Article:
I don’t think I ate dinner tonight. I cooked dinner for 15 people at a private event in Red Deer (a class/dinner party at the Cooking Room) and before I left assembled a pulled pork pizza for the boys from a baggie of pulled pork I squirreled away on Tuesday morning before bringing the rest in to CBC.
The beauty of a pulled pork pizza is that the pork delivers the sauce as well, so all you need to do is spread it over the (whole wheat) crust and top it with some (part-skim, in this case) mozzarella and bake it. If you’re partial to cilantro, a bit is good on top once it’s out of the oven. I felt guilty enough about leaving for the evening that I couldn’t put something leafy and green on W’s dinner as well. (He will eat spinach, if it’s cooked and enveloped in pizza or pasta.)
I thought too much on the drive home, as usual, and got a little heavy-hearted upon realizing that a) it was almost midnight and although I was exhausted I still actually looked forward to writing a blog post before crawling into bed, and b) I only have 124 days left, and what am I going to do on January 1? After 365 days (and nights) of documenting dinner, will I even be able to stop? And do I even want to?
Mike suggested I continue on but with a weekly post, summing up the week’s eats and offering my few favourite recipes, but will that sour the real-time daily-news appeal? If I don’t do it every night, is there a point to it? And how can it possibly be the Labour Day weekend already? So much food, so little time.
Basic Pizza Crust
Pizza dough is a wonderfully versatile thing. I know you can buy pre-baked crusts at the grocery store for a few dollars, but pizza crust made from scratch is far better, costs practically nothing, and I find the process of mixing and kneading the dough by hand therapeutic. (Besides, Mike does it most of the time.) Once the dough has risen it can be twisted into bread sticks or pretzels, patted into focaccia, or topped with whatever you like and baked into a pizza or flatbread.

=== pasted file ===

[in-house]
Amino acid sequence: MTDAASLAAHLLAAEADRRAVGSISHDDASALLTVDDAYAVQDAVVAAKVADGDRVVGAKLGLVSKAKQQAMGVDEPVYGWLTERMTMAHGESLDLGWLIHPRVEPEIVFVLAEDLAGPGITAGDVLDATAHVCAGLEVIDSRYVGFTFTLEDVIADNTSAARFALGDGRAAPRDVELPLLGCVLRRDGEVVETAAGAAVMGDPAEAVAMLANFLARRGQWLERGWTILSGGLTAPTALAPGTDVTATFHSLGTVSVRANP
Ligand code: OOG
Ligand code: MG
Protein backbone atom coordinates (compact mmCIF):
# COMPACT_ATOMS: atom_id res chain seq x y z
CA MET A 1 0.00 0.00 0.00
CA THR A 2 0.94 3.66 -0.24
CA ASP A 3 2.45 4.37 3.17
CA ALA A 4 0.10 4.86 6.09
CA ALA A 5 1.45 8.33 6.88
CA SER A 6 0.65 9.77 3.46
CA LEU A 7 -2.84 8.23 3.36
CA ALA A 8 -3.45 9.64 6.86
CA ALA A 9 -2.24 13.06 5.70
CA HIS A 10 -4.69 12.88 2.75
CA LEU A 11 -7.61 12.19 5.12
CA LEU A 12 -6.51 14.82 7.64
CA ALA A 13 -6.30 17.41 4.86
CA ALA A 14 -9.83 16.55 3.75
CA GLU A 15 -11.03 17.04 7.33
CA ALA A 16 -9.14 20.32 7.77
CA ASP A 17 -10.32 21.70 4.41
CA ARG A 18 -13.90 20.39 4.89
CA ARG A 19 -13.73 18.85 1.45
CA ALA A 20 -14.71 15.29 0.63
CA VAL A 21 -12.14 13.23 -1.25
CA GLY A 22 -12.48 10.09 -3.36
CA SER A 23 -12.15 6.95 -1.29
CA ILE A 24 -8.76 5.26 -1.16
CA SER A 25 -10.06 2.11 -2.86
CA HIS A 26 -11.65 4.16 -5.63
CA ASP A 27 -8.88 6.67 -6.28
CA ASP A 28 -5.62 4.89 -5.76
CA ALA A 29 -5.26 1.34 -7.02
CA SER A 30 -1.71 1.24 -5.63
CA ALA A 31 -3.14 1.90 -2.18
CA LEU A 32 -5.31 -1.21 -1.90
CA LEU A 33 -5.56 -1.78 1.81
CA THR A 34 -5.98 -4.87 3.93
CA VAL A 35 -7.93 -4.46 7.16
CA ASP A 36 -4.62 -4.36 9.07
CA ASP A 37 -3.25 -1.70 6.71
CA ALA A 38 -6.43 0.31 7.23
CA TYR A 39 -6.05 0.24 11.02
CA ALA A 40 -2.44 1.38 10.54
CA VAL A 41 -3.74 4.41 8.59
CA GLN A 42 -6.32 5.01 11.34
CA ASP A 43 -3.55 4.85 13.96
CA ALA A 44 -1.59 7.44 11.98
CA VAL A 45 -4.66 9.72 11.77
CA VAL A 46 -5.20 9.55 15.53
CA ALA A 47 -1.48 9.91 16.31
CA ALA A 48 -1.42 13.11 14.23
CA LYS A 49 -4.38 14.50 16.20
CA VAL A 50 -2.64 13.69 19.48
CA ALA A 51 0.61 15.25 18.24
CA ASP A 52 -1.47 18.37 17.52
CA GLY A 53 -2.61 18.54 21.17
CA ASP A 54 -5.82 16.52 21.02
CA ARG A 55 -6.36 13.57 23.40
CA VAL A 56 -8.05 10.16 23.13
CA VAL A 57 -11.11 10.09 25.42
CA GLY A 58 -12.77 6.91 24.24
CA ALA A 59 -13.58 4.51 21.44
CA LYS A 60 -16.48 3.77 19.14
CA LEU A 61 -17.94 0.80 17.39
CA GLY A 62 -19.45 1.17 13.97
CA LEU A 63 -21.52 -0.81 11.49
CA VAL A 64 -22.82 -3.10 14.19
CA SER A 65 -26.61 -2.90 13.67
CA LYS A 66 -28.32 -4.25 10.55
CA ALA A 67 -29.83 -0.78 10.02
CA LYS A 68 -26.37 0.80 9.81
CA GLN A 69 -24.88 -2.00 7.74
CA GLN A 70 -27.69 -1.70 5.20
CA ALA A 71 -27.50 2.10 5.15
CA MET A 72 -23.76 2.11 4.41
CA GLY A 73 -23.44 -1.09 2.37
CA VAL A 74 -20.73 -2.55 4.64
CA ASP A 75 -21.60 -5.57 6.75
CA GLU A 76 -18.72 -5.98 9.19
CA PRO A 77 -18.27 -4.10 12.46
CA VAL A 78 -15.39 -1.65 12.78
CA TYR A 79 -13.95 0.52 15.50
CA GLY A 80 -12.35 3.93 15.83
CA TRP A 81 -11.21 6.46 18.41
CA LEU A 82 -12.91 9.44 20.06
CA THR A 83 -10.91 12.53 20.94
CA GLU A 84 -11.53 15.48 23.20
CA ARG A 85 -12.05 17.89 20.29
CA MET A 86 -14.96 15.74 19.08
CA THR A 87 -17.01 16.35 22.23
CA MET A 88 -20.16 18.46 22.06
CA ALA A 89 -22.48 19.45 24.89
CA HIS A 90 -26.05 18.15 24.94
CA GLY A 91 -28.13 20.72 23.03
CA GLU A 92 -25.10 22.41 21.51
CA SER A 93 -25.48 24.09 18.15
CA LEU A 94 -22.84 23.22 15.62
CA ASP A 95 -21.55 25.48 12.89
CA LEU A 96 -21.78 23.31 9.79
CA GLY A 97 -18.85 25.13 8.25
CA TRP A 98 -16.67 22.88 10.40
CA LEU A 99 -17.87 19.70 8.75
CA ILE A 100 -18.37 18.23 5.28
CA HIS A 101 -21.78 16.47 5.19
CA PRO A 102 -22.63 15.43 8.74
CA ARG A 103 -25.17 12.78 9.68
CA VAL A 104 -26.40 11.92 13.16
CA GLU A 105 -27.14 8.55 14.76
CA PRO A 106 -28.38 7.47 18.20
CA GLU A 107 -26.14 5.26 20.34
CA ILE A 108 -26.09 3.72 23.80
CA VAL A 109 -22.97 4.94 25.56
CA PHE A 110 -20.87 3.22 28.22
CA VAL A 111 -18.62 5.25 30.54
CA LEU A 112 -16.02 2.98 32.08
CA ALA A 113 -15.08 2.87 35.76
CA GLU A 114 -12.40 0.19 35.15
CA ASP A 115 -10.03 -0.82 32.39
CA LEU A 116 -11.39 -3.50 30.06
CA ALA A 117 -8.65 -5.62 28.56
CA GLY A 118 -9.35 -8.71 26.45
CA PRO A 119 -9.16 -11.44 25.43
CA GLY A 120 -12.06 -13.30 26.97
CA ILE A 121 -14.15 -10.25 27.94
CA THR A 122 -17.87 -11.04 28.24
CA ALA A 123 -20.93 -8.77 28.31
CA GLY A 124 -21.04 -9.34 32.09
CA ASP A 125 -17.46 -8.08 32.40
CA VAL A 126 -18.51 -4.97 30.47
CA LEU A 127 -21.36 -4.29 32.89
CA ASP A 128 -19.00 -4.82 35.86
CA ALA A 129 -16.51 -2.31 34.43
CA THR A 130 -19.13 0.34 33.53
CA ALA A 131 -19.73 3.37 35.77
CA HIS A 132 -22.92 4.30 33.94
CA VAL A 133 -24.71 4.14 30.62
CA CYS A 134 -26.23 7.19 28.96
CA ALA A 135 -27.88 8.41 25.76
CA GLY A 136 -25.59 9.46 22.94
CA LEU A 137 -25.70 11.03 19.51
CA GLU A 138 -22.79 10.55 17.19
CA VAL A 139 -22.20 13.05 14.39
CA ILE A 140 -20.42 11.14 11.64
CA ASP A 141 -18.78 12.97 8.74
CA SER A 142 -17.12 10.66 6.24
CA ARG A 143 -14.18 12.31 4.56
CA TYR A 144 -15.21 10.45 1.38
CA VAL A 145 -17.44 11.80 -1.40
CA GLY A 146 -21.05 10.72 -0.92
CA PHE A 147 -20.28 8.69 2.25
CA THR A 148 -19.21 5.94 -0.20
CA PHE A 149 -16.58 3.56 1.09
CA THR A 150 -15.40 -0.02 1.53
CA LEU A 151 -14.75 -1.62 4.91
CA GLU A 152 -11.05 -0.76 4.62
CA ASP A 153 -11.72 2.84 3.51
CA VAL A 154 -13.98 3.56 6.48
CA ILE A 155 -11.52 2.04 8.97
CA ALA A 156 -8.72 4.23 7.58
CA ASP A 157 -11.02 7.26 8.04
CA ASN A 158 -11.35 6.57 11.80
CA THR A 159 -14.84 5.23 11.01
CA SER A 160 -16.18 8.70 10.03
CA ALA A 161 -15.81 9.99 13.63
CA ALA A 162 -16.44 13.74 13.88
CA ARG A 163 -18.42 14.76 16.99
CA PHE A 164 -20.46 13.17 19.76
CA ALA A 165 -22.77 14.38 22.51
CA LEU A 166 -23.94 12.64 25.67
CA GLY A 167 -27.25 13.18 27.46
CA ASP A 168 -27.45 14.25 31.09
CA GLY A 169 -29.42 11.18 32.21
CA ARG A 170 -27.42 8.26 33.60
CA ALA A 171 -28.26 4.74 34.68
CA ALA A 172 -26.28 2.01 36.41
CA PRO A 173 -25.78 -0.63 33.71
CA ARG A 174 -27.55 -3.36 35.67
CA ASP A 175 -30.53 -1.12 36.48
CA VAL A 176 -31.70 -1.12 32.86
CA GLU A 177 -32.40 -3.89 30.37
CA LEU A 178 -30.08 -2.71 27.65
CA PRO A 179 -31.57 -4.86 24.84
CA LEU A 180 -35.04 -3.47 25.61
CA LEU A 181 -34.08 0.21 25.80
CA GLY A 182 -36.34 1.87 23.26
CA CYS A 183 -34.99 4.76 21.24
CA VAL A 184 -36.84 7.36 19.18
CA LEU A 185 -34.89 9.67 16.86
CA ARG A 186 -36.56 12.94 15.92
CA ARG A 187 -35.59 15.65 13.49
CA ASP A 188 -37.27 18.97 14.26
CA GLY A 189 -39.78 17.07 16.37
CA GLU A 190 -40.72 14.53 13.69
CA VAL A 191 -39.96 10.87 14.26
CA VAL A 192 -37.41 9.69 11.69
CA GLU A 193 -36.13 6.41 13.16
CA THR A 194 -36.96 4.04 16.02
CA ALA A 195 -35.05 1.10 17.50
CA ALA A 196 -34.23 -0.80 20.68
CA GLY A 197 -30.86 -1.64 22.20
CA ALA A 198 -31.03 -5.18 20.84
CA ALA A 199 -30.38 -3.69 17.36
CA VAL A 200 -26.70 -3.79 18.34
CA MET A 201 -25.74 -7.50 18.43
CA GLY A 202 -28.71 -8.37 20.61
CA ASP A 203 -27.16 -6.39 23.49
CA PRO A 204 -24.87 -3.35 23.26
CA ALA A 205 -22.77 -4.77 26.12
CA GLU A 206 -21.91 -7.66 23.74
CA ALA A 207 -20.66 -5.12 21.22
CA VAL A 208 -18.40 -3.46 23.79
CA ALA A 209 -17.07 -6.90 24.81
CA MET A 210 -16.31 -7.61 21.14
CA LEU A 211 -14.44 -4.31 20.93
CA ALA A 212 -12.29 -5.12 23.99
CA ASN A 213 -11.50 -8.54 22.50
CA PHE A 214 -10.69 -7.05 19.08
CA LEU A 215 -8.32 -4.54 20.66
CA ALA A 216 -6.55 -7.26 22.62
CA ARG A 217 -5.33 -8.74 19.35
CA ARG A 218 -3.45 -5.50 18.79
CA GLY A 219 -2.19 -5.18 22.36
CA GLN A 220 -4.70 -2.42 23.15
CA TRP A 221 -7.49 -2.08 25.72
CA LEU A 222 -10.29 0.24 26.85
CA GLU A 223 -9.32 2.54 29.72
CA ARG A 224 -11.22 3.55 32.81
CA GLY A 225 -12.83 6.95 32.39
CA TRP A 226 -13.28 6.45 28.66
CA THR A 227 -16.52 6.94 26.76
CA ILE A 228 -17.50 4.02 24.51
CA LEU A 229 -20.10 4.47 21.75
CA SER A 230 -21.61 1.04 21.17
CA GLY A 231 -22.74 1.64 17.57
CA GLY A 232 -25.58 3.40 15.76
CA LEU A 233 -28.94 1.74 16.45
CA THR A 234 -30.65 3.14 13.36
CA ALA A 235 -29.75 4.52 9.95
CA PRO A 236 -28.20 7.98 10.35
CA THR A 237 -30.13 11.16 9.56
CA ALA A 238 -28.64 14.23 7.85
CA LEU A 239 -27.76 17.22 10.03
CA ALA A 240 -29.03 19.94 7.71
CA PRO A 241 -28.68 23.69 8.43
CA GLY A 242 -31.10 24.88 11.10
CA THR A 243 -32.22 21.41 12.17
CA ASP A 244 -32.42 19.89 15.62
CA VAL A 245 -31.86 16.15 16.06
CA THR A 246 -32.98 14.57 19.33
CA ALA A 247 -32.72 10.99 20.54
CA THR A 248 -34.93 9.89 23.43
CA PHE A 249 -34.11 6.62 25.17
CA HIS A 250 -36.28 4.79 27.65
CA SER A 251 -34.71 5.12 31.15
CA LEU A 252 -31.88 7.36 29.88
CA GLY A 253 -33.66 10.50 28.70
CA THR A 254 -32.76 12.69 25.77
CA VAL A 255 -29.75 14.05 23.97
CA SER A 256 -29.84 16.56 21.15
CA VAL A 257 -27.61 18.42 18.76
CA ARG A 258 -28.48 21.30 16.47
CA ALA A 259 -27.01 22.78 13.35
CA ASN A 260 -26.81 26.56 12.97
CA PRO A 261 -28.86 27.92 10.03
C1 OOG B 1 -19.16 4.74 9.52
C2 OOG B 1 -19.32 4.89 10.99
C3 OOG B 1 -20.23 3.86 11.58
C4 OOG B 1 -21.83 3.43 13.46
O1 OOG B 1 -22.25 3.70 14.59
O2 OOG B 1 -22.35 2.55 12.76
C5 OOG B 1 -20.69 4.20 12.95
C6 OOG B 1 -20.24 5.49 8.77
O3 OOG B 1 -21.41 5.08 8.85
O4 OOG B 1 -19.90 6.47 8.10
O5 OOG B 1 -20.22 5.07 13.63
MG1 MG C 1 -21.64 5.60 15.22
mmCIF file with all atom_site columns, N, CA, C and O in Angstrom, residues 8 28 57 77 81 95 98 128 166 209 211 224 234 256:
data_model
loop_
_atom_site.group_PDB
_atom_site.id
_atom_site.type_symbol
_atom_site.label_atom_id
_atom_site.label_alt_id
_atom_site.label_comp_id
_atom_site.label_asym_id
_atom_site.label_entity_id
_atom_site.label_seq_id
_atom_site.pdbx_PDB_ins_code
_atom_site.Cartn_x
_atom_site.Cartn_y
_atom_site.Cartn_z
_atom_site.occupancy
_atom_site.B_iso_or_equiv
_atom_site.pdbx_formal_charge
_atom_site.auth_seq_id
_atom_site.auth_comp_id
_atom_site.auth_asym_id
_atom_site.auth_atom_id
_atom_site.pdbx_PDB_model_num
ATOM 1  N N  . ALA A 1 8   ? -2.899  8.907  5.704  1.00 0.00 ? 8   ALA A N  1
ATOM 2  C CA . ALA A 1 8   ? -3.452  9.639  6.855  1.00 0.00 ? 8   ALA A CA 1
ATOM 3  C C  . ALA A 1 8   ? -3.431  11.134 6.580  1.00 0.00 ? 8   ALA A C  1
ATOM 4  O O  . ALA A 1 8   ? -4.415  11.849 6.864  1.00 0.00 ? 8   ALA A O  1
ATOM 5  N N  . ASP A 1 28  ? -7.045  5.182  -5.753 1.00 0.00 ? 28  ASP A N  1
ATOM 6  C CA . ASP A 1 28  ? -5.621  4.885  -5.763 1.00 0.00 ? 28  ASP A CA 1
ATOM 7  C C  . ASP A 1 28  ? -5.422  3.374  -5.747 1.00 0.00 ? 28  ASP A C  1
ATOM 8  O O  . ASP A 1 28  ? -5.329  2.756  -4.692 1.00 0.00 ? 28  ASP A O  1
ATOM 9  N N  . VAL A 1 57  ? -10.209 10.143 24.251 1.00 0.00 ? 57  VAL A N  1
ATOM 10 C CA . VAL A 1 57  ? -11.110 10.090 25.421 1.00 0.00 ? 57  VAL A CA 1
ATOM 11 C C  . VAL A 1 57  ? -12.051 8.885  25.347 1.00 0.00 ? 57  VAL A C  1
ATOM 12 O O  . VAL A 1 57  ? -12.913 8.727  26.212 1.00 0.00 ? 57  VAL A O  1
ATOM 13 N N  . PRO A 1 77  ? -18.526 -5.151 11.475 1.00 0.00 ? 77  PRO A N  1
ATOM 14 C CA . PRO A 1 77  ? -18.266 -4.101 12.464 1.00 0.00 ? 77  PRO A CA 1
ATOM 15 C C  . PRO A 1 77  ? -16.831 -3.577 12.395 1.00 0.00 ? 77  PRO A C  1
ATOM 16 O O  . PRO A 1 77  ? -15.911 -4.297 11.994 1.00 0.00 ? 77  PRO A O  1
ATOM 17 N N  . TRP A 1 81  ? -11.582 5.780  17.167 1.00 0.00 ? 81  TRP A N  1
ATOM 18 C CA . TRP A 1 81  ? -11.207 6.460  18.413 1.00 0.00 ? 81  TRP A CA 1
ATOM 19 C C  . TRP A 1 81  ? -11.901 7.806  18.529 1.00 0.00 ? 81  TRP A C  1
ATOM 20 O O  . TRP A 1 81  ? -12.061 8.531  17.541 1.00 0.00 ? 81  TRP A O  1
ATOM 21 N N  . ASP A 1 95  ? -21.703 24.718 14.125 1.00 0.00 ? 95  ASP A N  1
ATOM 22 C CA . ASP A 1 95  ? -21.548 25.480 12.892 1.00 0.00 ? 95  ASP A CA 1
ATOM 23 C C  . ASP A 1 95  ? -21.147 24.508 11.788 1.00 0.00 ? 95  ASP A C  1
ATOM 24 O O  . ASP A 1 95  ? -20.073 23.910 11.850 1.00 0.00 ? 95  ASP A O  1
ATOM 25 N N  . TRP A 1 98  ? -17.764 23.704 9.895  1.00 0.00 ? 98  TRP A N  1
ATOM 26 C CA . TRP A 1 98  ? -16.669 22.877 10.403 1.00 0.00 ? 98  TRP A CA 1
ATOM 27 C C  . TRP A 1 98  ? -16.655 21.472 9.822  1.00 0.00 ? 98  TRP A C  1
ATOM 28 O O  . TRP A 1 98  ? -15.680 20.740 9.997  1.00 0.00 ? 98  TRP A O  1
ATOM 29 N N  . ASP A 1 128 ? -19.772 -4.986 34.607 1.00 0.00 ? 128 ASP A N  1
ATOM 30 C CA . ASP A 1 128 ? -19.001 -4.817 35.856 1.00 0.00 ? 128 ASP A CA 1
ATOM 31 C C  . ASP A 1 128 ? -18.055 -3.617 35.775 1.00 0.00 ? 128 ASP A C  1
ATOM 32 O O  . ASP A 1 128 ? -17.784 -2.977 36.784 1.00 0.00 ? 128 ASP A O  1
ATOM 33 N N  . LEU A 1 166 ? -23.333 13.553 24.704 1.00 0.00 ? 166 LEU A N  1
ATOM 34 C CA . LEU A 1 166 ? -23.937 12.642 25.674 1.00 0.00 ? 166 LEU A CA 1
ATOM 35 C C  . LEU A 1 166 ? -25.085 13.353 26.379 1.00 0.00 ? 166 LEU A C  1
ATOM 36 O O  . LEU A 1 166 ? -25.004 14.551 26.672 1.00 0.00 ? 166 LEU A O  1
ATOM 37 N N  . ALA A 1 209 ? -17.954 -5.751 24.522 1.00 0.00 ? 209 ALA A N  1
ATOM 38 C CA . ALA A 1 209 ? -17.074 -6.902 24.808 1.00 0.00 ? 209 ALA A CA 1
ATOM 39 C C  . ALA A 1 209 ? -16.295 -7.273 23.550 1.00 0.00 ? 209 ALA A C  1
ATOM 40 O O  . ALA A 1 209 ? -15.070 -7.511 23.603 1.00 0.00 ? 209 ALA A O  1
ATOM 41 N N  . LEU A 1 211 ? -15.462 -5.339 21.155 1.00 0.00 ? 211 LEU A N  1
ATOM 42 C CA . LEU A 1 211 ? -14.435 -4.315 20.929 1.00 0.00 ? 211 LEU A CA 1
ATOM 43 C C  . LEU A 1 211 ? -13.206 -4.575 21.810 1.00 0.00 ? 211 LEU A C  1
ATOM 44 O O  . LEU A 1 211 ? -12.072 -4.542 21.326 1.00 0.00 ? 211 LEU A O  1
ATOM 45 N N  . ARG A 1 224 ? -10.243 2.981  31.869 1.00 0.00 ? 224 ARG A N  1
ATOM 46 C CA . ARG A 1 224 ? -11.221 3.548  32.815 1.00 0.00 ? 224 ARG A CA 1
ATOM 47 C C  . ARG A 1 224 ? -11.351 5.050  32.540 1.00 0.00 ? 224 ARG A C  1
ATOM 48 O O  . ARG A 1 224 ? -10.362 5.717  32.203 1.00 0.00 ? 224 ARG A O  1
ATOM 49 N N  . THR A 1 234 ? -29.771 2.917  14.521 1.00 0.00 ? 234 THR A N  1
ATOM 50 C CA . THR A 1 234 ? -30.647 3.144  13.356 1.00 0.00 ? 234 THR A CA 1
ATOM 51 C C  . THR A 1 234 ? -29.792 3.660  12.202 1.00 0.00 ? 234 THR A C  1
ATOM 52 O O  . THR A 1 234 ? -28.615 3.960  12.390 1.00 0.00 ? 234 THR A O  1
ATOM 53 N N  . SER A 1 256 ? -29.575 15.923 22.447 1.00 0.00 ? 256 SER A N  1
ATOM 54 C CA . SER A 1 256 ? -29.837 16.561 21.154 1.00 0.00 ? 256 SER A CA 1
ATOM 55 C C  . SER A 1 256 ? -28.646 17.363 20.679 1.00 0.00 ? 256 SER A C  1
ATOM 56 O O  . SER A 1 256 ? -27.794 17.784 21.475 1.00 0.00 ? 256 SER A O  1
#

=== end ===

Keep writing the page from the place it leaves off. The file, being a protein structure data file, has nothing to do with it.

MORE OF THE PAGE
1 cup lukewarm water
1 pkg. (or 2 tsp.) active dry yeast
1 tsp. sugar or honey
2 1/2 – 3 cups flour – all purpose, whole wheat, or any combination of the two (I usually use about 2 3/4 cups)
1 tsp. salt
a drizzle (1 tsp. – 1 Tbsp.) olive oil
In a large bowl, stir together the water, yeast and sugar; set aside for 5 minutes, until it’s foamy. (If it doesn’t get foamy, either your water was too hot and killed the yeast or it was inactive to begin with – toss it and buy fresh yeast or try again!)
Add 2 1/2 cups of the flour, salt and oil and stir until the dough comes together. On a lightly floured surface, knead the dough for about 8 minutes, until it’s smooth and elastic, adding a little more flour if the dough is too sticky.
Place the dough in an oiled bowl and turn to coat all over. Cover with a tea towel or plastic wrap and set aside in a warm place for about an hour, until doubled in bulk. If you want you can let it rise more slowly in the refrigerator for up to 8 hours.
Punch the dough down, cover again and let it rest for 5 minutes. Divide it in half and shape each into a circle (or make individual mini pizzas) and place on a cookie sheet that has been sprinkled with flour or cornmeal.
Spread the pizza dough with tomato sauce, sprinkle with desired toppings and bake at 450 F for 15-20 minutes, until bubbly and golden.
Makes enough dough for 2 – 9” pizzas, or one big rectangular one (I do these on a large rimmed baking sheet).
Per slice (based on 12 slices): 111 calories, 0.7 g total fat (0.1 g saturated fat, 0.3 g monounsaturated fat, 0.2 g polyunsaturated fat), 3.2 g protein, 22.5 g carbohydrate, 0 mg cholesterol, 1.1 g fiber. 6% calories from fat.
To make flavored pizza dough: add a generous pinch of chopped fresh or dried basil, rosemary or oregano, a clove of minced garlic, a few finely chopped olives or sun dried tomatoes (if they come packed in oil, use it in place of the olive oil) or 1/2 tsp. freshly ground black pepper along with the flour. Flavored pizza dough makes great breadsticks – roll the risen dough into sticks as thin or fat as you like, sprinkle with coarse salt or grated Parmesan cheese and bake until golden.